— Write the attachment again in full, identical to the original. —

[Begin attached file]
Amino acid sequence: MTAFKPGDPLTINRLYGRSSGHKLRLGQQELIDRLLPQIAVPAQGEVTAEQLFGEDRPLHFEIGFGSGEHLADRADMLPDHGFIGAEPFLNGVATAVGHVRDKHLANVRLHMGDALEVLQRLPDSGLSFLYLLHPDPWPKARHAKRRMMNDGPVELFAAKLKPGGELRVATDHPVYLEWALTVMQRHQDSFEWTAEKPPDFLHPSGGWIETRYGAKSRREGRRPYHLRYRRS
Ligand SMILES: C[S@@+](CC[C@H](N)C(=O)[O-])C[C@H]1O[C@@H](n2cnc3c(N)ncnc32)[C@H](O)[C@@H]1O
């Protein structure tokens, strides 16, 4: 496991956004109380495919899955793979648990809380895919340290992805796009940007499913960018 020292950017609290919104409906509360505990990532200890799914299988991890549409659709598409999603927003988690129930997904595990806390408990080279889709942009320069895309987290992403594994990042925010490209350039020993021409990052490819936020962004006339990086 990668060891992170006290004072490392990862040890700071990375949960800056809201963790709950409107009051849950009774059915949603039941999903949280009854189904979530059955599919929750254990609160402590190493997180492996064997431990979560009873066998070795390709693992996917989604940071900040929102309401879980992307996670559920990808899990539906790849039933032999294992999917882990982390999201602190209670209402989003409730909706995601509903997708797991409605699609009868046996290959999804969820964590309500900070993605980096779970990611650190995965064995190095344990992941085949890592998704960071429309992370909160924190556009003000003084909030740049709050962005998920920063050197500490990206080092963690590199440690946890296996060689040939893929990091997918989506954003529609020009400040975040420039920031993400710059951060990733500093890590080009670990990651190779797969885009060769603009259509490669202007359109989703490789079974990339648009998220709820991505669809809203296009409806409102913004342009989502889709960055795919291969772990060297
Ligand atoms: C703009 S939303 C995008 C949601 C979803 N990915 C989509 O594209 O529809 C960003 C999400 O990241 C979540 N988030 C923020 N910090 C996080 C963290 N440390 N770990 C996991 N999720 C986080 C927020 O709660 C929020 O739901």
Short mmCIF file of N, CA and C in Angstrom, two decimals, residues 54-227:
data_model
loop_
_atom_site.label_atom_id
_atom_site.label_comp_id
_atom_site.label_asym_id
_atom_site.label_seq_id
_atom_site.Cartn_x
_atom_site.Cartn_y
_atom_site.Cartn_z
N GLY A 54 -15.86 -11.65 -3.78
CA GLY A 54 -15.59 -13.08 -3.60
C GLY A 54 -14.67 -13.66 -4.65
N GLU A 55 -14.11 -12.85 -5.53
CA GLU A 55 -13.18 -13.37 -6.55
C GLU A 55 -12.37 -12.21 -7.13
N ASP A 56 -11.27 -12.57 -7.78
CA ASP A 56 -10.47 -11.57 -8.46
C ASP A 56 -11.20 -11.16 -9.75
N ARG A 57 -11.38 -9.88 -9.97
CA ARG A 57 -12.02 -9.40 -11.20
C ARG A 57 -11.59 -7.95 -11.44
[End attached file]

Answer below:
Amino acid sequence: MTAFKPGDPLTINRLYGRSSGHKLRLGQQELIDRLLPQIAVPAQGEVTAEQLFGEDRPLHFEIGFGSGEHLADRADMLPDHGFIGAEPFLNGVATAVGHVRDKHLANVRLHMGDALEVLQRLPDSGLSFLYLLHPDPWPKARHAKRRMMNDGPVELFAAKLKPGGELRVATDHPVYLEWALTVMQRHQDSFEWTAEKPPDFLHPSGGWIETRYGAKSRREGRRPYHLRYRRS
Ligand SMILES: C[S@@+](CC[C@H](N)C(=O)[O-])C[C@H]1O[C@@H](n2cnc3c(N)ncnc32)[C@H](O)[C@@H]1O
């Protein structure tokens, strides 16, 4: 496991956004109380495919899955793979648990809380895919340290992805796009940007499913960018 020292950017609290919104409906509360505990990532200890799914299988991890549409659709598409999603927003988690129930997904595990806390408990080279889709942009320069895309987290992403594994990042925010490209350039020993021409990052490819936020962004006339990086 990668060891992170006290004072490392990862040890700071990375949960800056809201963790709950409107009051849950009774059915949603039941999903949280009854189904979530059955599919929750254990609160402590190493997180492996064997431990979560009873066998070795390709693992996917989604940071900040929102309401879980992307996670559920990808899990539906790849039933032999294992999917882990982390999201602190209670209402989003409730909706995601509903997708797991409605699609009868046996290959999804969820964590309500900070993605980096779970990611650190995965064995190095344990992941085949890592998704960071429309992370909160924190556009003000003084909030740049709050962005998920920063050197500490990206080092963690590199440690946890296996060689040939893929990091997918989506954003529609020009400040975040420039920031993400710059951060990733500093890590080009670990990651190779797969885009060769603009259509490669202007359109989703490789079974990339648009998220709820991505669809809203296009409806409102913004342009989502889709960055795919291969772990060297
Ligand atoms: C703009 S939303 C995008 C949601 C979803 N990915 C989509 O594209 O529809 C960003 C999400 O990241 C979540 N988030 C923020 N910090 C996080 C963290 N440390 N770990 C996991 N999720 C986080 C927020 O709660 C929020 O739901």
Short mmCIF file of N, CA and C in Angstrom, two decimals, residues 54-227:
data_model
loop_
_atom_site.label_atom_id
_atom_site.label_comp_id
_atom_site.label_asym_id
_atom_site.label_seq_id
_atom_site.Cartn_x
_atom_site.Cartn_y
_atom_site.Cartn_z
N GLY A 54 -15.86 -11.65 -3.78
CA GLY A 54 -15.59 -13.08 -3.60
C GLY A 54 -14.67 -13.66 -4.65
N GLU A 55 -14.11 -12.85 -5.53
CA GLU A 55 -13.18 -13.37 -6.55
C GLU A 55 -12.37 -12.21 -7.13
N ASP A 56 -11.27 -12.57 -7.78
CA ASP A 56 -10.47 -11.57 -8.46
C ASP A 56 -11.20 -11.16 -9.75
N ARG A 57 -11.38 -9.88 -9.97
CA ARG A 57 -12.02 -9.40 -11.20
C ARG A 57 -11.59 -7.95 -11.44